My Kingdom for a Definition
In my book, which chronicles my own deconstruction journey, I define deconstruction this way:
In the context of faith, deconstruction is the process of systematically dissecting and often rejecting the beliefs you grew up with. Sometimes the Christian will deconstruct all the way into atheism. Some remain there, but others experience a reconstruction. But the type of faith they end up embracing almost never resembles the Christianity they formerly knew. (24)
I would add that it rarely retains any vestiges of actual Christianity.
Over the past year or so, it has become common for Christian leaders to refer to deconstruction as something potentially positive. I get it. When I first heard that take, I thought, Hmmm. That could work. Just deconstruct the false beliefs and line up what you believe with Scripture. I was operating from the foundational belief that objective truth exists and can be known. But as I continued to study the movement, this understanding of deconstruction became untenable.
[Deconstruction] has little to do with objective truth, and everything to do with tearing down whatever doctrine someone believes is morally wrong.
That’s because the way the word is most often used in the deconstruction movement has little to do with objective truth, and everything to do with tearing down whatever doctrine someone believes is morally wrong. Take, for example, Melissa Stewart, a former Christian now agnostic/atheist with a TikTok following of more than 200,000. She describes how lonely and isolated she felt during her own deconstruction, and how discovering the #exvangelical hashtag opened up a whole new world of voices who related to what she was going through. Her TikTok platform now gives her the opportunity to create that type of space for others. In an interview on the Exvangelical podcast, she commented on the deconstruction/exvangelical online space:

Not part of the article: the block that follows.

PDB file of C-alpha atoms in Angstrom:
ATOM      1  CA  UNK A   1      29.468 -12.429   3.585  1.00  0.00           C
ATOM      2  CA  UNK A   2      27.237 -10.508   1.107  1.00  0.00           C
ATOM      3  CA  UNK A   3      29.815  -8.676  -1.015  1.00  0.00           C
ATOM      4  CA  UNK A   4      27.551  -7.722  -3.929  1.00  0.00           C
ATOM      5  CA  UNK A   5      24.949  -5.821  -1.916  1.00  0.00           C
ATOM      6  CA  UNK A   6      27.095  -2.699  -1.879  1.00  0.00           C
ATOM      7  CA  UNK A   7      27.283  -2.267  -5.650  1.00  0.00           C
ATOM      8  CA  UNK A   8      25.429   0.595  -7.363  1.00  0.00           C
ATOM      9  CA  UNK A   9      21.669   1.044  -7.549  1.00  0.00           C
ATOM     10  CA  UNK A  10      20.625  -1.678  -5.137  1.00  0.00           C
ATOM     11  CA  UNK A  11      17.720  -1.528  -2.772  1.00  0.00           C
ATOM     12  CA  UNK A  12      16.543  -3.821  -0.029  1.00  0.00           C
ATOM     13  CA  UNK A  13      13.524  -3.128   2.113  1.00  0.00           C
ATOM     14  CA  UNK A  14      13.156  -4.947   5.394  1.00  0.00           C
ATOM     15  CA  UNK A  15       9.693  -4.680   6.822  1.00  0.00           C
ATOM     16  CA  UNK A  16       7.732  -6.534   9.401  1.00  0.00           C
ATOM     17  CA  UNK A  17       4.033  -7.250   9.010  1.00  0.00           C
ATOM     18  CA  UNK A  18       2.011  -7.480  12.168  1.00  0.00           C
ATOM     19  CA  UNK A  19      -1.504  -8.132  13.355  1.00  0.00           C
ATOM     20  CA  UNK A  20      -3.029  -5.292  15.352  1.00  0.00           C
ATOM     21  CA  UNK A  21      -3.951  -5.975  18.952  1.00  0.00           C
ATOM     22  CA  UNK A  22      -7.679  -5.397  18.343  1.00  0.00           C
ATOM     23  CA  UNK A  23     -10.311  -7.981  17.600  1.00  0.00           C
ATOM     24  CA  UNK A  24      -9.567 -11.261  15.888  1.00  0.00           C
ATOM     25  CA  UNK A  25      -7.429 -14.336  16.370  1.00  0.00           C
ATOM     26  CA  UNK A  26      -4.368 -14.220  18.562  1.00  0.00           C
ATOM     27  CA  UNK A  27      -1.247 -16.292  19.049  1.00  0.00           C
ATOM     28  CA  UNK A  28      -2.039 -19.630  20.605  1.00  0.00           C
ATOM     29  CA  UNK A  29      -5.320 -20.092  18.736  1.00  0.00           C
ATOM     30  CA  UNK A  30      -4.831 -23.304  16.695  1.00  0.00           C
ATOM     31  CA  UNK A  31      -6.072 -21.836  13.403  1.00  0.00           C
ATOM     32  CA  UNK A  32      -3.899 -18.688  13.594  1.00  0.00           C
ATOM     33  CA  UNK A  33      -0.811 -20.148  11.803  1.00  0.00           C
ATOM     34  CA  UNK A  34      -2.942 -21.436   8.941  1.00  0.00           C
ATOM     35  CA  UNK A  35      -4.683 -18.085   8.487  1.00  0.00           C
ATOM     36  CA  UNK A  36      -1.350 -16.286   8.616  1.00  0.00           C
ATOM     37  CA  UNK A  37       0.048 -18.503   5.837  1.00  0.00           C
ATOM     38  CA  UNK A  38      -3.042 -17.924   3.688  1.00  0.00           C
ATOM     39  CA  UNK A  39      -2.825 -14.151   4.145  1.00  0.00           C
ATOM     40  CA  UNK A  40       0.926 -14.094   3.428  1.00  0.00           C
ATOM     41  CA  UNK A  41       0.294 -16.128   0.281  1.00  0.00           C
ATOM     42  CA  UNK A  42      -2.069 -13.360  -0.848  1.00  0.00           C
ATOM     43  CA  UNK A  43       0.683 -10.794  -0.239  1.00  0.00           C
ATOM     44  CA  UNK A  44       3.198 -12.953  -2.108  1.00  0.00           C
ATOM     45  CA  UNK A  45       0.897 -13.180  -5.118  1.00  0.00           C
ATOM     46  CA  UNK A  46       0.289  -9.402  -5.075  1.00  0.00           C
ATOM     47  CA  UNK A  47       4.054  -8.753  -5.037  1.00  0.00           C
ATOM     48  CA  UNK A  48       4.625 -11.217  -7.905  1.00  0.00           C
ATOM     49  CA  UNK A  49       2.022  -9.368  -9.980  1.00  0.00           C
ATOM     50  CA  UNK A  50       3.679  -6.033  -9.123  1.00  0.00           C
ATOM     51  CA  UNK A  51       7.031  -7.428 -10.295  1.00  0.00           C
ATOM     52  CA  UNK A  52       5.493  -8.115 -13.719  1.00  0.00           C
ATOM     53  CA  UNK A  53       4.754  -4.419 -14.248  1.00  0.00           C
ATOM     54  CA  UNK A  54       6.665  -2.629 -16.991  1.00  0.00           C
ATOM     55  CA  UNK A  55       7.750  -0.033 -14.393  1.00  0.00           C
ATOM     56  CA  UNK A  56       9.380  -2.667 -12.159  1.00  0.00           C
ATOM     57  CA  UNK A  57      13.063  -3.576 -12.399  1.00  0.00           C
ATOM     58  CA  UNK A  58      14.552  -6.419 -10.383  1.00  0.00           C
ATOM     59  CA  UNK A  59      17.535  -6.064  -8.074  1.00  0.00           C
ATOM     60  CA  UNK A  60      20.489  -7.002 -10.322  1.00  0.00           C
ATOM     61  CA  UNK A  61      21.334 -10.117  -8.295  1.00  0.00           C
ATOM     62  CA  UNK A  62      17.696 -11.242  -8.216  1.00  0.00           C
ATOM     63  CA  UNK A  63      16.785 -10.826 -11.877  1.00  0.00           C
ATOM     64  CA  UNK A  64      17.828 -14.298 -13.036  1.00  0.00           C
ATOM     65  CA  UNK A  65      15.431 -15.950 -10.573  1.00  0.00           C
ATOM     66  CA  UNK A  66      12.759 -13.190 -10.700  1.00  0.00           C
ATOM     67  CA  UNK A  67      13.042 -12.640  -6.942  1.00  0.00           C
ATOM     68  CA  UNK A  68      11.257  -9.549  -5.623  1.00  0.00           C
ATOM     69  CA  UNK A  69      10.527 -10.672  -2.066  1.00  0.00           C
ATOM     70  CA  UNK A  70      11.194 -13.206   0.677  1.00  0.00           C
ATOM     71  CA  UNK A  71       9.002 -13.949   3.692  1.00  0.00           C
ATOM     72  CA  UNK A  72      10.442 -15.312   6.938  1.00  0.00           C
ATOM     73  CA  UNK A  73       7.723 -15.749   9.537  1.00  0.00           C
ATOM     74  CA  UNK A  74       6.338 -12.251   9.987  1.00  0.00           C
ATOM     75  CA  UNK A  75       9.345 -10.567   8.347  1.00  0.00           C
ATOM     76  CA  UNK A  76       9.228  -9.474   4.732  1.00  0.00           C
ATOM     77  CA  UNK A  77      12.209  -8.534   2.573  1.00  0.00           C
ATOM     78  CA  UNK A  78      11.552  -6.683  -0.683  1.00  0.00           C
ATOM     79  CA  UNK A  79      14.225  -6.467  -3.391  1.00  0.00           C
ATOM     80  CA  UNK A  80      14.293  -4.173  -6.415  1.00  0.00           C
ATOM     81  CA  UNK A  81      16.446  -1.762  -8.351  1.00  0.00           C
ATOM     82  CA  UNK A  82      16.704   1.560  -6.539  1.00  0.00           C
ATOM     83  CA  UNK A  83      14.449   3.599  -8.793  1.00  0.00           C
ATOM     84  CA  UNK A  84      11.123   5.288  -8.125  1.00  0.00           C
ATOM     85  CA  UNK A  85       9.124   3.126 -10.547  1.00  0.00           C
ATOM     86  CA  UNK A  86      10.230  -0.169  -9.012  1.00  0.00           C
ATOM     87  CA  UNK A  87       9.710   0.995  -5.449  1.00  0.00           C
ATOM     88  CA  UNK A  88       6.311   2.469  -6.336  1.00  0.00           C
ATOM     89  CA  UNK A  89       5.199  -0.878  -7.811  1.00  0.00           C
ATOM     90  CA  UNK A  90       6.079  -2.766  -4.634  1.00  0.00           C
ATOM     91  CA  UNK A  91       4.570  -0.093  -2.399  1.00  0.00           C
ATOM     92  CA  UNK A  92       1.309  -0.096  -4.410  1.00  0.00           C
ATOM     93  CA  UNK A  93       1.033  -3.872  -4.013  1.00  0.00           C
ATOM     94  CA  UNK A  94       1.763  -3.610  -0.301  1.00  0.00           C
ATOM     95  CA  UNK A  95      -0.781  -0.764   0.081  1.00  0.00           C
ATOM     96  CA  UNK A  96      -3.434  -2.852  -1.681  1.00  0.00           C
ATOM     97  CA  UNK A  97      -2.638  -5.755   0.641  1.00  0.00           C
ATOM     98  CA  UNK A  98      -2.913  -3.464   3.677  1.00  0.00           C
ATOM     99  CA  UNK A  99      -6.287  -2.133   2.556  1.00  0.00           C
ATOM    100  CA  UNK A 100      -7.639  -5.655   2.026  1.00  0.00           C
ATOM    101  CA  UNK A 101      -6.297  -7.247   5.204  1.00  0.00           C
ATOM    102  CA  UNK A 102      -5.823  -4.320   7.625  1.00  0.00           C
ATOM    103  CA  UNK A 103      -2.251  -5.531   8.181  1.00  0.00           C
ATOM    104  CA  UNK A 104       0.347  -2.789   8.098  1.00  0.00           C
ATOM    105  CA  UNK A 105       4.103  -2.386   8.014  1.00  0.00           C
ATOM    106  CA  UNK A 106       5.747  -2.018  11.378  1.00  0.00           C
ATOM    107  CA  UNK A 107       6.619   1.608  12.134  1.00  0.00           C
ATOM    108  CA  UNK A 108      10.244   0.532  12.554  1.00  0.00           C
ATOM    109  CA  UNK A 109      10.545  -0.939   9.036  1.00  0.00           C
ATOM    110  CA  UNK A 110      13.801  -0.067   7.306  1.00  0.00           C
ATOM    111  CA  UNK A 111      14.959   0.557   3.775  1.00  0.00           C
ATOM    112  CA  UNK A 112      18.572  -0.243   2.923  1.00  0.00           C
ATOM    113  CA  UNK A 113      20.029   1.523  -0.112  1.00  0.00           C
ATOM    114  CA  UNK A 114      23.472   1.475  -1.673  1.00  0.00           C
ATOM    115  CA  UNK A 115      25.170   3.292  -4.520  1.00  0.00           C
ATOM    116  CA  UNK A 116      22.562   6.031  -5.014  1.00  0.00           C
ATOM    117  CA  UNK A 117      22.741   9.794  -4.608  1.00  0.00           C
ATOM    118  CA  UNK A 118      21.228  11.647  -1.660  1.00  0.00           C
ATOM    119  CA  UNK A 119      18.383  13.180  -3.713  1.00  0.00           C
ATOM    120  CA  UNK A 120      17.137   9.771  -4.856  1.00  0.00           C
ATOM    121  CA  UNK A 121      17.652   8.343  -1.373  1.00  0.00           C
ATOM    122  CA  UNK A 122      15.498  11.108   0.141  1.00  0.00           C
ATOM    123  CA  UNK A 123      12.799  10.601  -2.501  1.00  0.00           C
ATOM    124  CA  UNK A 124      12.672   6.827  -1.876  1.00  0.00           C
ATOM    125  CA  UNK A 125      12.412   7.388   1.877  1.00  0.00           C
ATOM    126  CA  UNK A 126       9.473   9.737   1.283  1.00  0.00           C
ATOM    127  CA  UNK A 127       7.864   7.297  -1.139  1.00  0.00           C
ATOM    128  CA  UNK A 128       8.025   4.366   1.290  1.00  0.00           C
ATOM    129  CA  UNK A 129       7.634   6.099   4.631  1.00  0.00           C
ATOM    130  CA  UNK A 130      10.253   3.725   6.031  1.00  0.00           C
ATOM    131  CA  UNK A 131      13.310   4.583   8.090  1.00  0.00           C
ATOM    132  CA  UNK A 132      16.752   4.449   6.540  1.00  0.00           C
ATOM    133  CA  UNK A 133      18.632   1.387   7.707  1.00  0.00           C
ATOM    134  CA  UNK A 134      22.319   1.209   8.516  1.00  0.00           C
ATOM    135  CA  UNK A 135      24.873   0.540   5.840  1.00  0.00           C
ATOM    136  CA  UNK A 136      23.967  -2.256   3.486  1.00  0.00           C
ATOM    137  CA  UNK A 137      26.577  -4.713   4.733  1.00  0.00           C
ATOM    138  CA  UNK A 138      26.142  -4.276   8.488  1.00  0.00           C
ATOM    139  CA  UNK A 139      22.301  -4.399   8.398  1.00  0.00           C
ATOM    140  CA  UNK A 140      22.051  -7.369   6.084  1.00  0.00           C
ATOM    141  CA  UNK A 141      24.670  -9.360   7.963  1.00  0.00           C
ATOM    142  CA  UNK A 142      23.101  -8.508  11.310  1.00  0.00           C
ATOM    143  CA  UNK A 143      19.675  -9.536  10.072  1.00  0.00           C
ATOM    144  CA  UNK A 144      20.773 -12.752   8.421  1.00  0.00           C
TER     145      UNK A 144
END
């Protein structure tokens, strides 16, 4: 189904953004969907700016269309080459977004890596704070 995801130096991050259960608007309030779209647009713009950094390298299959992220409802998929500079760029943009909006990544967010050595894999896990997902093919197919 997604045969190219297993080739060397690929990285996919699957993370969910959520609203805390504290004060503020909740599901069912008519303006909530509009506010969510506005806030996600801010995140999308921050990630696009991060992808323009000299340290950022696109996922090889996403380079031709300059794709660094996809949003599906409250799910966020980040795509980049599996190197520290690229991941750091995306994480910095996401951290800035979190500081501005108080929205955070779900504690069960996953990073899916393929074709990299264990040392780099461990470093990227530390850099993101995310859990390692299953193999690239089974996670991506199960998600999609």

My biggest experiences with it were people talking about what they went through—their stories—and it was very personal and it focused on the human beings who have come out of this, rather than on whether a certain kind of theology is right or wrong.
From my experience studying this movement, I think she hits the nail on the head. Deconstruction is not about getting your theology right. The word itself is built upon postmodernism and carries the baggage of moral relativism. For example, if your church says a woman can’t be a pastor, the virtuous thing to do would be to leave that church and deconstruct out of that toxic and oppressive doctrine. Deconstructionists may even say they are simply rejecting cultural beliefs that have become entangled with Christianity. But these “cultural beliefs” often include doctrines like penal substitutionary atonement and biblical marriage. But deconstructionists do not regard Scripture as being the final authority for morality and theology—they appeal primarily to science, culture, psychology, sociology, and history.